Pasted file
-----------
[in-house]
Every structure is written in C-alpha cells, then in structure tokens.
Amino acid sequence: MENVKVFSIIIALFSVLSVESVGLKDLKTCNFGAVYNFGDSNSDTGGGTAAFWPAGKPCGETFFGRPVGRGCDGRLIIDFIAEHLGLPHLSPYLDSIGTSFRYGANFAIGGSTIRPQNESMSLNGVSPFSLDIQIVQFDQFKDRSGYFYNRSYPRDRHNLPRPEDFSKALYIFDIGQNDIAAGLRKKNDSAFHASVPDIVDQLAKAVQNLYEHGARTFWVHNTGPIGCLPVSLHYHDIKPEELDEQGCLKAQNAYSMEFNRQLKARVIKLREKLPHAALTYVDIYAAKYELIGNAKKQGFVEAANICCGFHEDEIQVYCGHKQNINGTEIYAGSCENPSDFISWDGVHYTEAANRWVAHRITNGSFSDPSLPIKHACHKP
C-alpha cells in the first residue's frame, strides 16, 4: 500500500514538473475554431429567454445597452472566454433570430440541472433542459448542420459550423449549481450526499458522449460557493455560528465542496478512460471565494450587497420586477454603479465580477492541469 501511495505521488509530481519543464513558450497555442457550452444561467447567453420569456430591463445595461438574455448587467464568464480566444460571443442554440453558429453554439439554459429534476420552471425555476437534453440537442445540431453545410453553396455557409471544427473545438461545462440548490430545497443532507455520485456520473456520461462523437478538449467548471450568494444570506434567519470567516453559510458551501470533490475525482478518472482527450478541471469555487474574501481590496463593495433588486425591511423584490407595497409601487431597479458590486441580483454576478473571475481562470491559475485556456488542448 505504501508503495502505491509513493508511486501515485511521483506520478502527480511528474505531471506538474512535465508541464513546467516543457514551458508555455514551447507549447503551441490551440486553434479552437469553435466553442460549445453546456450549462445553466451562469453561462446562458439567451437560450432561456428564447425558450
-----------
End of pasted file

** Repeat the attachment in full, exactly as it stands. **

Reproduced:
[in-house]
Every structure is written in C-alpha cells, then in structure tokens.
Amino acid sequence: MENVKVFSIIIALFSVLSVESVGLKDLKTCNFGAVYNFGDSNSDTGGGTAAFWPAGKPCGETFFGRPVGRGCDGRLIIDFIAEHLGLPHLSPYLDSIGTSFRYGANFAIGGSTIRPQNESMSLNGVSPFSLDIQIVQFDQFKDRSGYFYNRSYPRDRHNLPRPEDFSKALYIFDIGQNDIAAGLRKKNDSAFHASVPDIVDQLAKAVQNLYEHGARTFWVHNTGPIGCLPVSLHYHDIKPEELDEQGCLKAQNAYSMEFNRQLKARVIKLREKLPHAALTYVDIYAAKYELIGNAKKQGFVEAANICCGFHEDEIQVYCGHKQNINGTEIYAGSCENPSDFISWDGVHYTEAANRWVAHRITNGSFSDPSLPIKHACHKP
C-alpha cells in the first residue's frame, strides 16, 4: 500500500514538473475554431429567454445597452472566454433570430440541472433542459448542420459550423449549481450526499458522449460557493455560528465542496478512460471565494450587497420586477454603479465580477492541469 501511495505521488509530481519543464513558450497555442457550452444561467447567453420569456430591463445595461438574455448587467464568464480566444460571443442554440453558429453554439439554459429534476420552471425555476437534453440537442445540431453545410453553396455557409471544427473545438461545462440548490430545497443532507455520485456520473456520461462523437478538449467548471450568494444570506434567519470567516453559510458551501470533490475525482478518472482527450478541471469555487474574501481590496463593495433588486425591511423584490407595497409601487431597479458590486441580483454576478473571475481562470491559475485556456488542448 505504501508503495502505491509513493508511486501515485511521483506520478502527480511528474505531471506538474512535465508541464513546467516543457514551458508555455514551447507549447503551441490551440486553434479552437469553435466553442460549445453546456450549462445553466451562469453561462446562458439567451437560450432561456428564447425558450